While I was giving my talk at the bookstore the other night, a reader asked me about the posts that seem to generate the most controversy. And I could easily answer that question- colored candles and flowers. It seems that we have very strong opinions on the subjects. Now I know that this all seems rather trivial. After all, there are far greater and more pressing issues in our lives today. But this is a design blog and I figure if I can give my readers two minutes of escapism and design inspiration, then that's just fine.
So I've been feeling a bit mischievous lately and had been planning on writing another post on colored candles for a while. The first post I wrote that involved the candle issue was really inadvertent- I showed images of Aerin Lauder's dining room which featured blue candles. Some people thought it was quite chic, while others cried foul and found the whole thing to be the height of tackiness. I for one am a big fan of colored candles. I adore black candles on my dining table. I also have gray, turquoise, and coral candles that I use for various occasions. In order to pull off the look, you really should choose colors that work with the color scheme of your home. And I probably wouldn't fill a house with a variety of brightly colored candles- restraint is really best.
Now I know that there are many of you whose minds cannot be changed, and that's okay because ivory candles will always be the ne plus ultra of elegant table settings. But if you're willing to experiment, I think you'll find that by replacing your neutral candles with those in your favorite color, it's a great way to change things up without spending very much. Amazingly, while I was writing this post I opened my December issue of House Beautiful, and guess who is an advocate of colored candles? Robert Rufino! That man has pitch perfect taste so I suppose I feel even more confident in my argument for choosing color.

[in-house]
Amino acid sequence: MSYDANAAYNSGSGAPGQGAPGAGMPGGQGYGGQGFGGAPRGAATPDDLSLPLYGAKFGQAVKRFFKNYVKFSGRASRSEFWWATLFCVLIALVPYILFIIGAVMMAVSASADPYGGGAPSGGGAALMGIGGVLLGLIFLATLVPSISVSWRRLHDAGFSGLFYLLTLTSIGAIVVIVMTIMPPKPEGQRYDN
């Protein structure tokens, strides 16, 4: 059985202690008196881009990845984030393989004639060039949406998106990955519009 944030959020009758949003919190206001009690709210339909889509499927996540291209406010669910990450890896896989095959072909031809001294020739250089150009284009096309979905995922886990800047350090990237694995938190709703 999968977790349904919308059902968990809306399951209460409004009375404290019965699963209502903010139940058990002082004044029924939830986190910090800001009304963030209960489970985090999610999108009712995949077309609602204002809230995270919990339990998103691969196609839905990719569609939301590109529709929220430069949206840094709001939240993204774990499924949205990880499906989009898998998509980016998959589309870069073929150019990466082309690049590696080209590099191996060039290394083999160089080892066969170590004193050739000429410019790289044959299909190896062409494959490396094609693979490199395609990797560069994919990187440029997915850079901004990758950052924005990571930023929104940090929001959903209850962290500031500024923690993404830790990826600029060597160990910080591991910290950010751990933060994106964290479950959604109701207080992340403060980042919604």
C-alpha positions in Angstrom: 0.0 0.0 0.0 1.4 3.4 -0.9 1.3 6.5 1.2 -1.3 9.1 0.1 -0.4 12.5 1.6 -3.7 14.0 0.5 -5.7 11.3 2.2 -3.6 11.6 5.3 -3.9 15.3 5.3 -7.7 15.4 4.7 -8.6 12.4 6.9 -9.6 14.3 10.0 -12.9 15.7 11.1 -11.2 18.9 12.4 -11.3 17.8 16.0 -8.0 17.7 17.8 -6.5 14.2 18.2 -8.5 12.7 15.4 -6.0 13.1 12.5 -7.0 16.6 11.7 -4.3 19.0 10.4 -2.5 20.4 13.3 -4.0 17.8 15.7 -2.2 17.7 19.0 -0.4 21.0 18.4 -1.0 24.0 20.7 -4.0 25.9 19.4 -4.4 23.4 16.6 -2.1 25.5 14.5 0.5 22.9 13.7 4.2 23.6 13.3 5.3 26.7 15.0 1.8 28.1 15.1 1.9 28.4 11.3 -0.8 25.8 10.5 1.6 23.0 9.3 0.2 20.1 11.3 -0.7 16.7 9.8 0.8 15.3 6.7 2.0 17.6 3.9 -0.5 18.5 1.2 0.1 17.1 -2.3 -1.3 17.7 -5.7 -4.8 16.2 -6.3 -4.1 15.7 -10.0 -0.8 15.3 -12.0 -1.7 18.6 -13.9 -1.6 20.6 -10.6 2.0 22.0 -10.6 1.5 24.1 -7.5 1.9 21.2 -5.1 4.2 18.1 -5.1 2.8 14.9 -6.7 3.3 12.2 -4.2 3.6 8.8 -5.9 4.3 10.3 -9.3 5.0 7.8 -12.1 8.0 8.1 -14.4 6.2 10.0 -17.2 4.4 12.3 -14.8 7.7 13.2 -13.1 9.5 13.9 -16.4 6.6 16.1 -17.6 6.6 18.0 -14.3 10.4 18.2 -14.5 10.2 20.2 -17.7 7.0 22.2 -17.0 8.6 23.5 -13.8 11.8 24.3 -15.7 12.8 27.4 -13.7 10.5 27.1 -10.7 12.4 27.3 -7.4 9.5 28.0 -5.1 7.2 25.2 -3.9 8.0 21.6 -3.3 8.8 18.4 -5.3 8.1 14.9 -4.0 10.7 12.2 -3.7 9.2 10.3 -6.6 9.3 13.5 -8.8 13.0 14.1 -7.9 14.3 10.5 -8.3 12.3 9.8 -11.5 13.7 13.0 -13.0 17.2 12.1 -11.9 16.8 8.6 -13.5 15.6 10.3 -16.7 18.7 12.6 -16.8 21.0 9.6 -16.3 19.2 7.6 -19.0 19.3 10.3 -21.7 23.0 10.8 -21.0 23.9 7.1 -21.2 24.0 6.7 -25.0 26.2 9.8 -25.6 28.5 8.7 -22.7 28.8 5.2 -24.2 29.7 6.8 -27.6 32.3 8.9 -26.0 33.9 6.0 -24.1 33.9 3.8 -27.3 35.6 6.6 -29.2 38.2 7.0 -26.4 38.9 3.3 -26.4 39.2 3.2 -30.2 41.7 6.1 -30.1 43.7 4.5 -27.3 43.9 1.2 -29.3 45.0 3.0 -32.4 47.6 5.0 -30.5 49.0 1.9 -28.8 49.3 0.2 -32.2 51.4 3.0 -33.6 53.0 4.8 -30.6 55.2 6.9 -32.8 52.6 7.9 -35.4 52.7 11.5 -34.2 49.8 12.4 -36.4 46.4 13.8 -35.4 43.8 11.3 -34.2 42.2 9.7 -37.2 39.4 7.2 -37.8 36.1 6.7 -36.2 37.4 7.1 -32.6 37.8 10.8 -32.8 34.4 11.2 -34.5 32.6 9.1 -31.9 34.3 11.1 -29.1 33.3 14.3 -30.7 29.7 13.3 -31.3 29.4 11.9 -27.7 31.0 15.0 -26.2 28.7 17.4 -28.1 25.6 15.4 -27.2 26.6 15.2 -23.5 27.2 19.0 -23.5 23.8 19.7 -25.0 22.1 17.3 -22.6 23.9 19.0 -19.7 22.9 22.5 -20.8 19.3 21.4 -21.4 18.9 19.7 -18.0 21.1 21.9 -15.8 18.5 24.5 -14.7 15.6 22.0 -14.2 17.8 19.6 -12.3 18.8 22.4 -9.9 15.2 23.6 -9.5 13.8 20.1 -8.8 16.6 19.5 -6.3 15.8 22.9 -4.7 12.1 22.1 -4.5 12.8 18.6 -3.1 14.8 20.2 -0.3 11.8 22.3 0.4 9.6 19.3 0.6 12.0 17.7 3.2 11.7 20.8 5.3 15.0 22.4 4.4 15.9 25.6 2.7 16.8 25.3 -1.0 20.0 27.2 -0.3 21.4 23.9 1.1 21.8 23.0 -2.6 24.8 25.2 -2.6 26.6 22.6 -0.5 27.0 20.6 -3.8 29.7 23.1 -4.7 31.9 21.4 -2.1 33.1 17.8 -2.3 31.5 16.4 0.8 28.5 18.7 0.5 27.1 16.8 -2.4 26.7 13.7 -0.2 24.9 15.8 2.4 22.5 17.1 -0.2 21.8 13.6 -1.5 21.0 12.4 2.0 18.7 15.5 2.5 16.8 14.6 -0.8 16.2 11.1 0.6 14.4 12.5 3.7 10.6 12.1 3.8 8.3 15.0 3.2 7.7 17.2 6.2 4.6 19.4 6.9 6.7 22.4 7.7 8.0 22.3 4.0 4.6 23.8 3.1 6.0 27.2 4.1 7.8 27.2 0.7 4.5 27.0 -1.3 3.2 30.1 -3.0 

(A while back I lamented that Williamsburg Candles- my old stand-by- had been discontinued. I recently discovered Colonial Candle, although I'm sure many of you have known about them for years. I've been using the Colonial ones for a few months now and they have become my new favorite candles... and they come in a myriad of colors too!)
Blue pillar candles in these crystal hurricanes are a nice alternative to plain vanilla candles- and speaking of which, avoid placing those scented candles on your dining table. Your guests might lose their appetite. (Interior design by Kari Cusack; styling by Grant K. Gibson; Karyn R. Millet photographer. Image from House Beautiful, Jan '07)
I love the use of different colored candles in the Atlanta home of artists Carolyn Carr and Michael Gibson. It's something slightly unexpected in these very traditional and formal candelabras. (Image from Paper City, 2005)
Don't these red candles add some flair to this sleek, Art Deco town house in London?
These silver, corkscrew candles are perfect for this poudreuse cabinet in the ornate Gallery of Mirrors at the Palazzo Gangi in Palermo, Italy (click on the image to get a better view of the sconces). Ivory candles would be too jarring, and really, if you have a room like this in your home, why not gild the lily?
Miles Redd obviously approves of black candles too. (Image from Rooms to Inspire; Tim Street-Porter photographer)
Robert Rufino suggests trying a mix of festive colors for this holiday vignette. (Image from House Beautiful, Dec 08; Jose Picayo photographer)
Image at top: The photo that started the controversy- the dining room of Aerin Lauder.